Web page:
In a small inn (the more remote the better), a man turns up dead. There are no wounds on his body what-so-ever, and he aboslutely reeks of garlic.
The man died of a curse that forced him to eat a clove of garlic a day or suffer the penalty. This gets really interesting if the body somehow appears on top of a someone the villagers are suspcious of.
AutoMedon – A mechanical poet of renown not for his vast catalog of poetry, but for his complete lack of anything written or spoken, having had no output in his programmed profession. His creator is unknown or at least unaccredited, and there are those in great number in the artistic world who wonder and marvel at his inability to produce poetry, crediting that flaw to his creator who is unknown or at least un-credited. There is also a small faction of scholars who believe that when he finally, finally speaks, it will be the most beautiful or sorrowful verse ever spoke or will ever be spoken. Whether his creator is among either group or dead is unknown. AutoMedon sits alone under a tin roofed enclosure, upon a stone chair, with his gaze off in the distant as if thinking.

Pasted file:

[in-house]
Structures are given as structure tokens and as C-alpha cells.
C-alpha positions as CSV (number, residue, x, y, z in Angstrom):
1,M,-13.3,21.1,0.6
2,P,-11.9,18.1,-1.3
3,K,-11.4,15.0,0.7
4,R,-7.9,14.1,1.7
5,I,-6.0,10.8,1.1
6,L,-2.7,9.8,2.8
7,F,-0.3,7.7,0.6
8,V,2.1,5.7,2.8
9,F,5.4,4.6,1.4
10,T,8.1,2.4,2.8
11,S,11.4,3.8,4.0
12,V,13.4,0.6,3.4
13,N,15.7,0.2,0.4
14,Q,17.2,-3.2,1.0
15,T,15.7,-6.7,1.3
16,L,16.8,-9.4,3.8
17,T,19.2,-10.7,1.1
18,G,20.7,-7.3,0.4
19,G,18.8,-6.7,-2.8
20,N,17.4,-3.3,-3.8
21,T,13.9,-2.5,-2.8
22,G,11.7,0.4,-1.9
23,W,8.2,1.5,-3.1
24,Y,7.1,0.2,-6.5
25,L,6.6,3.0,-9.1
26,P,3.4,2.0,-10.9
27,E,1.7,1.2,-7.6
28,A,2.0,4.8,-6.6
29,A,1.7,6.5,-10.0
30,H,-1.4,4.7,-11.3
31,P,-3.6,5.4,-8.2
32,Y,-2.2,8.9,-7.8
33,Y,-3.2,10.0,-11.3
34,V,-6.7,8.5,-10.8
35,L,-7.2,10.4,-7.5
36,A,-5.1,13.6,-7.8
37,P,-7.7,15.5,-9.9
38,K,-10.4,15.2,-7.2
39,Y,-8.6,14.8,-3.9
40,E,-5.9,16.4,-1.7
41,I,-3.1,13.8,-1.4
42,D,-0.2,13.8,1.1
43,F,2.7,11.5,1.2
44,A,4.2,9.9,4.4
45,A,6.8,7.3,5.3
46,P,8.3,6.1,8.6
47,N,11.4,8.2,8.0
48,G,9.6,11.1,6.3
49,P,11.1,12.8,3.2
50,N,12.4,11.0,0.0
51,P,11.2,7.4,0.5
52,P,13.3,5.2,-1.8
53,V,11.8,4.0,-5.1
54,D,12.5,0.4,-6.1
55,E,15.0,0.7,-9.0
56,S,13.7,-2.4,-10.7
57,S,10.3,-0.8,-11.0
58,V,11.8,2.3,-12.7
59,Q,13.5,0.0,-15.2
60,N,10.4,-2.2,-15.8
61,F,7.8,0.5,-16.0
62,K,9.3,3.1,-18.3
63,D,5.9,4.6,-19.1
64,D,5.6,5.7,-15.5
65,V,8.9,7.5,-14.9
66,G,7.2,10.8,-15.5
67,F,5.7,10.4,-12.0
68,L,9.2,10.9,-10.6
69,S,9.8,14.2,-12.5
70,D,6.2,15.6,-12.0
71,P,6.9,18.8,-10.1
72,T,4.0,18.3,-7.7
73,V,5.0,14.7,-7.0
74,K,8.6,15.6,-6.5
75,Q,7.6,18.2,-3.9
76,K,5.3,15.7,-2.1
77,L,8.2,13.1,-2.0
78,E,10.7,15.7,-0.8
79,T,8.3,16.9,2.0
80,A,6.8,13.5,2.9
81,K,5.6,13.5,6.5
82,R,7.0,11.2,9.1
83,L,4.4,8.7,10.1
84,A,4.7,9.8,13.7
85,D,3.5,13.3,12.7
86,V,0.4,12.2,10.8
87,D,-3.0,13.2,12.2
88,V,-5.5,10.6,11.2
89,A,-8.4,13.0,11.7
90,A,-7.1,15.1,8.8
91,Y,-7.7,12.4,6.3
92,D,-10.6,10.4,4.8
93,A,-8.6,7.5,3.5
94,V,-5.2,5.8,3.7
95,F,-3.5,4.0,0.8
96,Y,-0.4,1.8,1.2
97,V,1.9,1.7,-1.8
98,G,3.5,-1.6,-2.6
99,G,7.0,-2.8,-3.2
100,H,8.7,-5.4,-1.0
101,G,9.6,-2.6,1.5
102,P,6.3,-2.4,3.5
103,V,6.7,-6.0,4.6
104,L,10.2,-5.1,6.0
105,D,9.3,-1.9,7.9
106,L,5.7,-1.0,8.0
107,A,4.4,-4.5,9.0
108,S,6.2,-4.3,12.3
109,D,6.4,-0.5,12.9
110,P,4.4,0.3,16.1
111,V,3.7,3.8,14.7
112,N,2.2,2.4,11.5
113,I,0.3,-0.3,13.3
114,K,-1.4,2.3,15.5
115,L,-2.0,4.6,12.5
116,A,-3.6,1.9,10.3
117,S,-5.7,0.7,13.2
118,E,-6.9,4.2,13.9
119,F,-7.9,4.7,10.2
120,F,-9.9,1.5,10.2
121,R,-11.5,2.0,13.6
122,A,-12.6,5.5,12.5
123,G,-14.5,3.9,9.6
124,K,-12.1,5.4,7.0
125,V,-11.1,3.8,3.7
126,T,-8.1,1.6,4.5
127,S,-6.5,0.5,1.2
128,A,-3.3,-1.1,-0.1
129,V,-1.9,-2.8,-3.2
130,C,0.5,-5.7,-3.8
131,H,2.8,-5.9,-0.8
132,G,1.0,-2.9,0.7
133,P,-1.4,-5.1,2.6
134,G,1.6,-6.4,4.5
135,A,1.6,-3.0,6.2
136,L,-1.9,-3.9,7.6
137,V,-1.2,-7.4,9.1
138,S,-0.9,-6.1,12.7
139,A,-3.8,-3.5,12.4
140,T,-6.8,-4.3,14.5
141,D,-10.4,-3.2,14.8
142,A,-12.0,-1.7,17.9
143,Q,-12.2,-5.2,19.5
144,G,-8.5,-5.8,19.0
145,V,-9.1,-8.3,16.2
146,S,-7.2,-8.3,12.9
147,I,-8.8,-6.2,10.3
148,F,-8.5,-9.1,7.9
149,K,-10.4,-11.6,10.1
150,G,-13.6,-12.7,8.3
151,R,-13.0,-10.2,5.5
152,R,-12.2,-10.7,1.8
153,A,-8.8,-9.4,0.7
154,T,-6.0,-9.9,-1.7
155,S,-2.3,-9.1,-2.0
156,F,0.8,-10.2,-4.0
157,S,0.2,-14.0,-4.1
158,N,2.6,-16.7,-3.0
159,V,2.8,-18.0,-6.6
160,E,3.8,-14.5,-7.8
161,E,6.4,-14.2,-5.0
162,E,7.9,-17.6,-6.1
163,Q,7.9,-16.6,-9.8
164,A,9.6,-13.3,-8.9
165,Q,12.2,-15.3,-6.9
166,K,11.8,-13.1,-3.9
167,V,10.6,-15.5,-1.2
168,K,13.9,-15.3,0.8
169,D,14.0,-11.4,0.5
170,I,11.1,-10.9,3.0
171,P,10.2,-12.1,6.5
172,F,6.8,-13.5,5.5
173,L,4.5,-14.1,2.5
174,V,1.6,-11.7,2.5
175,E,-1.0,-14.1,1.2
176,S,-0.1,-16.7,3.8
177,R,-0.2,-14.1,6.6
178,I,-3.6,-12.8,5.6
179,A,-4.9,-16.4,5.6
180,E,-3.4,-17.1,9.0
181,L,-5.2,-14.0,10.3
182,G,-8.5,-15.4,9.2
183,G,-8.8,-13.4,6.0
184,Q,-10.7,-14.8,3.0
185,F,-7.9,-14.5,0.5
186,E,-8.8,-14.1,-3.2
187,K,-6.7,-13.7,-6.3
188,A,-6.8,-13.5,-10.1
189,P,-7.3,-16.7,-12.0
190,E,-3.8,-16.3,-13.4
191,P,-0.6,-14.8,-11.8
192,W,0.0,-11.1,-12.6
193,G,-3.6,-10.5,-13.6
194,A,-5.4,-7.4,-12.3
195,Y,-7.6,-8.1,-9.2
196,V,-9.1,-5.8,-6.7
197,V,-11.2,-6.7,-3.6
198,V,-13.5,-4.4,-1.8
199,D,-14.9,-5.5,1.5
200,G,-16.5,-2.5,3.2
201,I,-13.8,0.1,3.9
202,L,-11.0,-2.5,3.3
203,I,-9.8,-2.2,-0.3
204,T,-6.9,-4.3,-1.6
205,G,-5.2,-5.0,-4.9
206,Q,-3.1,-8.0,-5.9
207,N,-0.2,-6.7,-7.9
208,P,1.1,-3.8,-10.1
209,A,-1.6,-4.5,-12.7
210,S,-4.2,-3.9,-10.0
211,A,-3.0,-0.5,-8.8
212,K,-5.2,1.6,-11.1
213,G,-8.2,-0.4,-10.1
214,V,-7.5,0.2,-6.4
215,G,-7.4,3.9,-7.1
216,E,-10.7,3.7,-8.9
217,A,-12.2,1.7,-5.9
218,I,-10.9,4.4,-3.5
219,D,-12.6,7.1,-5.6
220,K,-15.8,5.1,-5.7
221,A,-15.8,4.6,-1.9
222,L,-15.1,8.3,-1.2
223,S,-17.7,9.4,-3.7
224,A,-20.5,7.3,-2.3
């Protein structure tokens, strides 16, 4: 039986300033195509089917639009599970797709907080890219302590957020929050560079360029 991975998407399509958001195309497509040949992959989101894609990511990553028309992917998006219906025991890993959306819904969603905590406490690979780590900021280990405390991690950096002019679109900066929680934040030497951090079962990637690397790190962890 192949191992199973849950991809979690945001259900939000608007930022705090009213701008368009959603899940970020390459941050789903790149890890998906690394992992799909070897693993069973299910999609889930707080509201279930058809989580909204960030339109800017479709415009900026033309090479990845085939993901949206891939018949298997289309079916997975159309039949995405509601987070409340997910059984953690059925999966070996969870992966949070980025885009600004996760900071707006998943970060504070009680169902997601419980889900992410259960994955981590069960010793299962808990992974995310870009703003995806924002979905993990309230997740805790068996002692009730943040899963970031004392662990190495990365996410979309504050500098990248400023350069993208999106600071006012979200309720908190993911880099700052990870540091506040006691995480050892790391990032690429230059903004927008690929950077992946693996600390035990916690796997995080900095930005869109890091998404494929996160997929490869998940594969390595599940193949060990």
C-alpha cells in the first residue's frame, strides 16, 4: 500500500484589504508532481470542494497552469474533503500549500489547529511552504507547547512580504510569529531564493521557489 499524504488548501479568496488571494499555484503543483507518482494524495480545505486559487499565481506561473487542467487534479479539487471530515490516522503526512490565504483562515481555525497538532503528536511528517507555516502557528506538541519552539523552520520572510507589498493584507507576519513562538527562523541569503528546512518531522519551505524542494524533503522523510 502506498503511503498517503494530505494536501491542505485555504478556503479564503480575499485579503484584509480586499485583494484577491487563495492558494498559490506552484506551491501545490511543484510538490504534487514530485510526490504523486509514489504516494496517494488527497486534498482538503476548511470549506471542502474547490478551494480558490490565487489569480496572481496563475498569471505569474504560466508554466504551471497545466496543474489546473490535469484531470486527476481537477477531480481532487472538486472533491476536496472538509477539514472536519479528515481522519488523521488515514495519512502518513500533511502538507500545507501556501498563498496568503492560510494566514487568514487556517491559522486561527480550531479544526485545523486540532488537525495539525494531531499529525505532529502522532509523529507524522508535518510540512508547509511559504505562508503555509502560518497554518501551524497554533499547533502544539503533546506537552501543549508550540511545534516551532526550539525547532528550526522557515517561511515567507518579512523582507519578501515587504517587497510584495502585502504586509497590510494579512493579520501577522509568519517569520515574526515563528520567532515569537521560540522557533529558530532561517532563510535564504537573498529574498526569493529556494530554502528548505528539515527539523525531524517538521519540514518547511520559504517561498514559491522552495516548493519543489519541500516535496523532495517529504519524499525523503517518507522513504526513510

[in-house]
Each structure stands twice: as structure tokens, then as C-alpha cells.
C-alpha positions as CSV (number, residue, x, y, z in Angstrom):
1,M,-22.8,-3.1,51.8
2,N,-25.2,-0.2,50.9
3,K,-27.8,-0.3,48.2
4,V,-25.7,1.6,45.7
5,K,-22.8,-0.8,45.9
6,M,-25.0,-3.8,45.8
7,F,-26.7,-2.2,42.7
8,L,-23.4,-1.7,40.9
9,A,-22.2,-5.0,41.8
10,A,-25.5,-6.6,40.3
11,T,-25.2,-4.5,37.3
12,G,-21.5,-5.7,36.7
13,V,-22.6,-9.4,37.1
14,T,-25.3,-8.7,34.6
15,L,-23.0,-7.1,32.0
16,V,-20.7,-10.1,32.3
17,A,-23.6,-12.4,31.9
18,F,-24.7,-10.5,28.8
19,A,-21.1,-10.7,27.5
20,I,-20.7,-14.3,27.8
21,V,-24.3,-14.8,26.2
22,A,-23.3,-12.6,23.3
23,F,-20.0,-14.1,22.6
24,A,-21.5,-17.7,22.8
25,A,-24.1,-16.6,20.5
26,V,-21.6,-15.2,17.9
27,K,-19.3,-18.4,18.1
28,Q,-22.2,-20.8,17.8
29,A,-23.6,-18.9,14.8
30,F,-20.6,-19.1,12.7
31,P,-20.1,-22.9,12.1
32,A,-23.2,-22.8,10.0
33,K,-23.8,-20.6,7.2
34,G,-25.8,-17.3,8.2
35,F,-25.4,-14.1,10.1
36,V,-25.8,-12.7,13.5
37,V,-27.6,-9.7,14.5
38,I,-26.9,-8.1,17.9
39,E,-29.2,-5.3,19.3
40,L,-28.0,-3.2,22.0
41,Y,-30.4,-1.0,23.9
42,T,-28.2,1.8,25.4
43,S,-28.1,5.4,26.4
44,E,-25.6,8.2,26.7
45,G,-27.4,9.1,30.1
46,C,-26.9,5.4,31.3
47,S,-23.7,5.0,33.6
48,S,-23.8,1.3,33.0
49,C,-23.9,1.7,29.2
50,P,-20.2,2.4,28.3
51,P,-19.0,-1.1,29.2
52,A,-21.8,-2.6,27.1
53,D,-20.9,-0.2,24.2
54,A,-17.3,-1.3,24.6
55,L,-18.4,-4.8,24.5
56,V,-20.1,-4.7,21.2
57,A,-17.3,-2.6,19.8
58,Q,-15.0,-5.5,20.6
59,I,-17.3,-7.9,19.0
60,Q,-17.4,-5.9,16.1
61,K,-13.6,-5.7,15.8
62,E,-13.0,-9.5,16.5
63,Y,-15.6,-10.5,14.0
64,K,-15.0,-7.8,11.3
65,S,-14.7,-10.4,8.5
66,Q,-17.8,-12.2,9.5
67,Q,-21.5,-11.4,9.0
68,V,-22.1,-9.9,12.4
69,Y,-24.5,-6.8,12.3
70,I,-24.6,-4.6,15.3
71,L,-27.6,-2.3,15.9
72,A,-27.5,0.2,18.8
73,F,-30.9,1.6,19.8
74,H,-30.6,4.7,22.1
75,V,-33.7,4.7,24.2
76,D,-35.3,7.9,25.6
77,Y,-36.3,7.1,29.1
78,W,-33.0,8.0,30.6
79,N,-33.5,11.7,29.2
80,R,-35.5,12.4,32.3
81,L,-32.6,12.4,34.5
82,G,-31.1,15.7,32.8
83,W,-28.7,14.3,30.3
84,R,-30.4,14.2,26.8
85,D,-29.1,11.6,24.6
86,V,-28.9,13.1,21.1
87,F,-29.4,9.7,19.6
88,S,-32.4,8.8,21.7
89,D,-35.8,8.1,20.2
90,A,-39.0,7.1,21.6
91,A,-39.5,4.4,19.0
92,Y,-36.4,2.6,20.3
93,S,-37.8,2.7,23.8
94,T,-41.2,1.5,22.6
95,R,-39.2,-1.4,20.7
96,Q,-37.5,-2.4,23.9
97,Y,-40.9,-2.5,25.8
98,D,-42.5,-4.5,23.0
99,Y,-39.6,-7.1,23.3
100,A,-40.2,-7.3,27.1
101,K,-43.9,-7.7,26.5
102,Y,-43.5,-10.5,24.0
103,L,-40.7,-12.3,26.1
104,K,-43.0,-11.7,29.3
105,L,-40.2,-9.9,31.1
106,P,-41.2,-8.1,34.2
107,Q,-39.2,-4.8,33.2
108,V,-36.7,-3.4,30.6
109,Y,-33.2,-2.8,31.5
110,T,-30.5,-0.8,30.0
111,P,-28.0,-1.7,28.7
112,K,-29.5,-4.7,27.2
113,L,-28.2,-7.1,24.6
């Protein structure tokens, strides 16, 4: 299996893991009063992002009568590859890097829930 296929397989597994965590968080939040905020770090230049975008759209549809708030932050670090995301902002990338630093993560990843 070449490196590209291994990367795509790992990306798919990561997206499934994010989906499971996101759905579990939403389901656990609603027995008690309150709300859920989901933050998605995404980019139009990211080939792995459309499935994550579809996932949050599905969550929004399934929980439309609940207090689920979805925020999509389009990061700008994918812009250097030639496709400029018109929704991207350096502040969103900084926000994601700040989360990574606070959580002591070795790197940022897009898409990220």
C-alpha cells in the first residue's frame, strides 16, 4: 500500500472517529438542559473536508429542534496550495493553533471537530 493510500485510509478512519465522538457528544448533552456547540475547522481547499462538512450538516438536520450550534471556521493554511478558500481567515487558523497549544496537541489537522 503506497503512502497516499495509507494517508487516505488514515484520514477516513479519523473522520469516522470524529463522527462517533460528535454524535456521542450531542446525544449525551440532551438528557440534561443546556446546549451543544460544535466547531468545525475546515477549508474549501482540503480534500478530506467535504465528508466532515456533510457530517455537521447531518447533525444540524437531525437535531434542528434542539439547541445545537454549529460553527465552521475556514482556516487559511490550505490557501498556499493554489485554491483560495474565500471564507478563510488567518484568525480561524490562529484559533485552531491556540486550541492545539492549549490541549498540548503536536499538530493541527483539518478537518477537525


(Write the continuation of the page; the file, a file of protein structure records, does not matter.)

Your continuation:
“It’s strange to look at this mechanical man and think what thoughts are working through its’ workings or even if the damn thing is” – Aralis of Qurim, poet and pottery salesman